At the west end of the upper north room is a large round opening looking to the west. This was probably put in for use in shooting out and downward over the west surrounding wall which at this point was only 32 feet away. A similar opening is located in a similar position in the west end of the upper south room and probably served a similar purpose.
In going from the north room down into the west room one passes through a doorway in which the wall is broken down exposing the header system. The socket holes show that four rows of headers were used over the opening. The builders knowing nothing of the arching strains which exist over the opening, put in enough logs to carry the dead weight of a column of material as wide as the door opening and as high as the wall. This was an error on the side of safety as one or two rows of headers would have easily carried the load. These headers, in every case where they have been checked, were of mesquite wood. The reason for this is no doubt that the mountain wood which was used for joists because of its straightness, was too valuable in time and labor to be used where a substitute could be found and straightness not being a necessary qualification for headers, the local mesquite, which is crooked but lasting, was used.
Two stopped doorways may be seen in the south wall of the west room. These seem to have been stopped soon after the building was occupied as the plaster on the blocks is identical with the plaster on the wall of the ruin.
The west window in the upper story is also stopped; probably because by sad experience they found they had built the house too close to the west surrounding wall and the enemy could snap arrows over the wall and into the window before a defender could dodge.
An interesting patch occurs in the upper west wall just north of the window. A leaking roof in a long continued wet season must have cut a large gash in the wall and the people living in the apartment had to go out and bring in new material to patch the wall. This later mason did not understand the original method used in plastering, which was a rotary motion of the hand, and tried to finish his patch by patting the plaster to a surface. The finger prints show quite plainly on the surface of the patch.
It will be noted that the present level in the west room is considerably below the level in the north room. This is due to an error in excavation which happened in 1891. Not understanding their problem, the excavators came into the room filled with debris some seven feet higher than the present level. Seeing that they were standing some nine feet above the desert outside, thinking the floor of the Casa Grande would be on the desert level, the excavators began work. At the level of the thresholds of the north and south doorways they reached a floor level which they did not notice and dug through it several feet down to the present level in the west room.
The proof that the first story of the building was never used lies in the lack of a system of holes for joists on a level with the thresholds of the north and south doorways; the lack of plaster on the present exposed surface of the first story wall; and the lack of first story doorways into the north and south rooms.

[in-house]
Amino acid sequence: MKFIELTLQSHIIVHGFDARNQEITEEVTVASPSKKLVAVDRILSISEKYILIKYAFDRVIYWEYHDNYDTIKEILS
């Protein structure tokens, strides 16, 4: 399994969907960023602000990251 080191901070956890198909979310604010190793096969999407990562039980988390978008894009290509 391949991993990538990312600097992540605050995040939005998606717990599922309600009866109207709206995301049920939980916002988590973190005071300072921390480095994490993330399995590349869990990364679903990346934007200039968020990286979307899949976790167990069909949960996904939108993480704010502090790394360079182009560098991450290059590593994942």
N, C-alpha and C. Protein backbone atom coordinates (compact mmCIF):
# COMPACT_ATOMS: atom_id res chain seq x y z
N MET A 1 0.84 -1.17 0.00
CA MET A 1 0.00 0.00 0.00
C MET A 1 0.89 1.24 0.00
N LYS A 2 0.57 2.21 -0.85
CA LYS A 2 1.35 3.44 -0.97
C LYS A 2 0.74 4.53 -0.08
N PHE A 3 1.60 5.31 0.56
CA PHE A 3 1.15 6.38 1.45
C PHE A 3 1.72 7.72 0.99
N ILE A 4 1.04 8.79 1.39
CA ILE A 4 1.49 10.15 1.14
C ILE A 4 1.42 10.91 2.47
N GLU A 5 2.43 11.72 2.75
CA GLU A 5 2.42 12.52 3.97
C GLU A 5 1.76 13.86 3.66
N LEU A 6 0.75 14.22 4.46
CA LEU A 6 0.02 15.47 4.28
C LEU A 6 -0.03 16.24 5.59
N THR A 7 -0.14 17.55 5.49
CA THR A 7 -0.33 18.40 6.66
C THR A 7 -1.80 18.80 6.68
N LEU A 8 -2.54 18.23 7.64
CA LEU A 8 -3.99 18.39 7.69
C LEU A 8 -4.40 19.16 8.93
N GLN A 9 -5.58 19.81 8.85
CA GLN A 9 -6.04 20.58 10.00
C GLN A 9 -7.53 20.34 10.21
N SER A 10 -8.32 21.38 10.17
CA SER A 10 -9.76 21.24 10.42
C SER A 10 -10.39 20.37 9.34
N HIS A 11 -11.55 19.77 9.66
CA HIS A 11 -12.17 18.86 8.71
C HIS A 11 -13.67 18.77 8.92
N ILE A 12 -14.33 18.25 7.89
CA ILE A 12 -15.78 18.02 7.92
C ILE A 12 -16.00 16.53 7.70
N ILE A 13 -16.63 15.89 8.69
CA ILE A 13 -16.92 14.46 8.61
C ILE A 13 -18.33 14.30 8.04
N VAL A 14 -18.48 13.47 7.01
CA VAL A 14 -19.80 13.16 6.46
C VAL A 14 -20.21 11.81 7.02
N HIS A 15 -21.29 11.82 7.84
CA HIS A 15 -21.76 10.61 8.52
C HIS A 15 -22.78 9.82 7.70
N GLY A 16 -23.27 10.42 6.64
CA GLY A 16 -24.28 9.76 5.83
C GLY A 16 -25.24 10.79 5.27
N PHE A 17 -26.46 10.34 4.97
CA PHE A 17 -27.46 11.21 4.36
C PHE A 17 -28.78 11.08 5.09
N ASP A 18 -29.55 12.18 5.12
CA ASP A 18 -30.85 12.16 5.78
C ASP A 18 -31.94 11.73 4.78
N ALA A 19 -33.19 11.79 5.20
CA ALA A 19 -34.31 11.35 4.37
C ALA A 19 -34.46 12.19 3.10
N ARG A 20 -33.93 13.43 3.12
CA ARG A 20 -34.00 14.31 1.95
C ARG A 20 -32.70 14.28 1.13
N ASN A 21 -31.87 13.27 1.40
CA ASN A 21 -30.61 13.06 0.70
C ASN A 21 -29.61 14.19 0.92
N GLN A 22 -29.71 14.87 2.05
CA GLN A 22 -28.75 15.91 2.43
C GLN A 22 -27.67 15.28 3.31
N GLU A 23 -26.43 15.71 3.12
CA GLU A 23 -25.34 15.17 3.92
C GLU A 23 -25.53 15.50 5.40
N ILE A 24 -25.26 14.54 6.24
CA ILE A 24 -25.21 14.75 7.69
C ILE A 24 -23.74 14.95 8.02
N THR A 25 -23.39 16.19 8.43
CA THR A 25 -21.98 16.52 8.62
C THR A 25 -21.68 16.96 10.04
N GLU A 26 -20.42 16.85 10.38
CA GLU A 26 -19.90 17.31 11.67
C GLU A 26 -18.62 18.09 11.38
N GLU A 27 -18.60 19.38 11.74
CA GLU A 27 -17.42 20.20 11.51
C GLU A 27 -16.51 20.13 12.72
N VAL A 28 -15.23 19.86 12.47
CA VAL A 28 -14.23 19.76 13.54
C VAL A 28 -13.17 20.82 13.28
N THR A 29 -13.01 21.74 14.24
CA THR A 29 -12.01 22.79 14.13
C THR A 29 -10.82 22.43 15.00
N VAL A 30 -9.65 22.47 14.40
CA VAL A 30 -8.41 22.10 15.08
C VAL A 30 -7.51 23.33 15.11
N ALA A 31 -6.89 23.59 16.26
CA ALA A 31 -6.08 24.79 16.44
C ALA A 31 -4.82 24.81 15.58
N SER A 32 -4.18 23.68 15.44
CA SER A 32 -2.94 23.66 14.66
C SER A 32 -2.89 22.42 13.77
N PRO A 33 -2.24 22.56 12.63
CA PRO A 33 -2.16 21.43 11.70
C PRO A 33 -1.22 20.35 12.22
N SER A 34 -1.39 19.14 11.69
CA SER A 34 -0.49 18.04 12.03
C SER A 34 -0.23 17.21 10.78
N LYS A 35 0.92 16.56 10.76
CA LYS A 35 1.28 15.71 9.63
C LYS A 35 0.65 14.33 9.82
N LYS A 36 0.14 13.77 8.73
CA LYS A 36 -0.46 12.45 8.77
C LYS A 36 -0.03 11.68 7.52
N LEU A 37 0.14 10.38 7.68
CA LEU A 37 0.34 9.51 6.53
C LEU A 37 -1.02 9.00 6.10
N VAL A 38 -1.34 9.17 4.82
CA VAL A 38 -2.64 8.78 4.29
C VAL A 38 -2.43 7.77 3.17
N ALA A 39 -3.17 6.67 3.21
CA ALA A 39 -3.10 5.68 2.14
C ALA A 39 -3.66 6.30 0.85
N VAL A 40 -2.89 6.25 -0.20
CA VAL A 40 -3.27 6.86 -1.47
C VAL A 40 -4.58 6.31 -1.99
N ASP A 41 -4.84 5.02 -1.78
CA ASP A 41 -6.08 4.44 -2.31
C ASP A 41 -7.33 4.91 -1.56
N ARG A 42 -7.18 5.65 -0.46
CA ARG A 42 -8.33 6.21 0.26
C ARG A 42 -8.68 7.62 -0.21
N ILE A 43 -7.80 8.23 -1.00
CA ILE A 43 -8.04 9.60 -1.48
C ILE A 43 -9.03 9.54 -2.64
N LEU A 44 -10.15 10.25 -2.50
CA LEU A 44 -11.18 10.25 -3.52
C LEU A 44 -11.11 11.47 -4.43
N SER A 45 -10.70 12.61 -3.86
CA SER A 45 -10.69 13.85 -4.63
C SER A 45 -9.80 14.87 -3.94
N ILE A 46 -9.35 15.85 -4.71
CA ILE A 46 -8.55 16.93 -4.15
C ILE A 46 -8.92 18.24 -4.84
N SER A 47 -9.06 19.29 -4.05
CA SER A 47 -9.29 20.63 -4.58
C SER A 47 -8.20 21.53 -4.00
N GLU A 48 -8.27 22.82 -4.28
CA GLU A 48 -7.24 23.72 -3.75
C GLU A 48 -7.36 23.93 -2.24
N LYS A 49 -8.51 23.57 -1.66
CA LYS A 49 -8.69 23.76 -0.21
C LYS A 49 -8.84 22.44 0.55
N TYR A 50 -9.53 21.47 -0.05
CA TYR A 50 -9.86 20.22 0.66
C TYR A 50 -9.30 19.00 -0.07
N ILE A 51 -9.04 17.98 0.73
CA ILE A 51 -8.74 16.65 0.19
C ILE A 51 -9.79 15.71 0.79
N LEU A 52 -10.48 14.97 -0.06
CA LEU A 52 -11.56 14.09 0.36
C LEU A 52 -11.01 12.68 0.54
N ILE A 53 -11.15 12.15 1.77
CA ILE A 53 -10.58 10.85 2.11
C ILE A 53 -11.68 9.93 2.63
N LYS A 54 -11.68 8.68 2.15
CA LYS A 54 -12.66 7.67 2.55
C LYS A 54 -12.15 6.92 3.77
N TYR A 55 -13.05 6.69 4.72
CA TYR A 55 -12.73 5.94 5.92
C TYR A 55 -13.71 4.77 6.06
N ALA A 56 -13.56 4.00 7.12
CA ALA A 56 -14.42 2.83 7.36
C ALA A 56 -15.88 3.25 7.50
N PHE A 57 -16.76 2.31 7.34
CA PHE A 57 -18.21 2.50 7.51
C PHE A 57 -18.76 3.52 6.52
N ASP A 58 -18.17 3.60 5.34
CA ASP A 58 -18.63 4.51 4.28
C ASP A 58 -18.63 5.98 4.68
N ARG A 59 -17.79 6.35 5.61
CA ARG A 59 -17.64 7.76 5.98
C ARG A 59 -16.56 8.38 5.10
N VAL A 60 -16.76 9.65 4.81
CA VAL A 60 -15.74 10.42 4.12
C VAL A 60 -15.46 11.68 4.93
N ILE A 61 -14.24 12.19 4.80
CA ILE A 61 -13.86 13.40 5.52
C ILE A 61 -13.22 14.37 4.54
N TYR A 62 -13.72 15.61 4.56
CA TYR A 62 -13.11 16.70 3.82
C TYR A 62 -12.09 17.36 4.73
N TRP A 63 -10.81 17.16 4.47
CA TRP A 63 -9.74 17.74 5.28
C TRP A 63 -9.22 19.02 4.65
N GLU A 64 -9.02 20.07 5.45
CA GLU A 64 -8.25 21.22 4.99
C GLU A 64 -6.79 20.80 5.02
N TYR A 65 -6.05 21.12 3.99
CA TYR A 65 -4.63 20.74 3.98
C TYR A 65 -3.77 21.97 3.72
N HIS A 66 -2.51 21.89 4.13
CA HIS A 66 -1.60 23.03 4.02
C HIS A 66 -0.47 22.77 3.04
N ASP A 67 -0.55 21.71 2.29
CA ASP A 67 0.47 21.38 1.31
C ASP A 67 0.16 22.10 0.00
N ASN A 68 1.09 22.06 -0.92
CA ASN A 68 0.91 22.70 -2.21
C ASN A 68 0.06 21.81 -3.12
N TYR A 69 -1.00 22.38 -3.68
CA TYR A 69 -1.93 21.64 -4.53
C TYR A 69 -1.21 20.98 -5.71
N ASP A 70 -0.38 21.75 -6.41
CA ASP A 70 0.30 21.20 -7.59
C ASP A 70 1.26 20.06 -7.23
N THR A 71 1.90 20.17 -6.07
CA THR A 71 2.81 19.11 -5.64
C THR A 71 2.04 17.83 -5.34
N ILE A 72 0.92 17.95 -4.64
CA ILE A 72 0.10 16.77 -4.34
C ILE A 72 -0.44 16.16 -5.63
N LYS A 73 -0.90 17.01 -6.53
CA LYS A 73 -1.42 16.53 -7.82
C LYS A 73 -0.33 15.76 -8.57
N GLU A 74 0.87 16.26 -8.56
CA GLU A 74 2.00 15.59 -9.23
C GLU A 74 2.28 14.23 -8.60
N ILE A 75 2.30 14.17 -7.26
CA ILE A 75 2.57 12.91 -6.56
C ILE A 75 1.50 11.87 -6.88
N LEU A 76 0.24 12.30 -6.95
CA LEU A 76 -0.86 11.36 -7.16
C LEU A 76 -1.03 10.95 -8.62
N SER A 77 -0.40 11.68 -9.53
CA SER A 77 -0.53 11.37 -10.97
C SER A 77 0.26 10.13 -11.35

The threshold of the west doorway leading out of the west room has been cut down several feet too low. The top of the doorway is properly restored as to height but the threshold should be on a level with those of the other doorways in the room.
Leaving the building by the west doorway one can get a good view of the outside of the west wall of the building and here the horizontal stratification showing the lines of construetion can be plainly seen. No forms were used; the mud was simply made so stiff that it could be piled up like so much modelling clay for a height of about two feet and in two or three days, after the lime content had set, another course could be built.
The west wall of Compound A can be seen a little to the west of the Casa Grande. This wall is 419 feet and 6 inches long and originally stood between 10 and 11 feet high.
Several one-story rooms were built along this wall on the inside of the compound. Such rooms were useful in defensive fighting because their roofs offered a large platform some three feet below the top of the wall. Several men could climb up on such a roof and, kneeling behind the 3-foot parapet of the outer wall, which projected that far above the roof, could be almost completely protected from the up-coming arrows of the enemy from the outside.
Near the southwest corner of the compound is the ruin of a large building which had five rooms on the ground plan, four on the second story and one only on the third story. The three story tier of rooms in this building had the lower room filled with dirt at the time the house was erected. We take this evidence of wasting the lower room by filling to be a bracing measure to increase the strength of the walls so they would carry the weight of the third story. The loss of the lower room to gain the upper would argue that the upper room was designed not particularly for housing more people but to gain the extra height, or would seem to indicate that the house was designed in this part as a watch-tower. This would automatically prove this house to be older than the Casa Grande, for they would certainly not build a 3-story watch-tower after the 4-story Casa Grande had gone into use.
Last Updated: 16-Apr-2007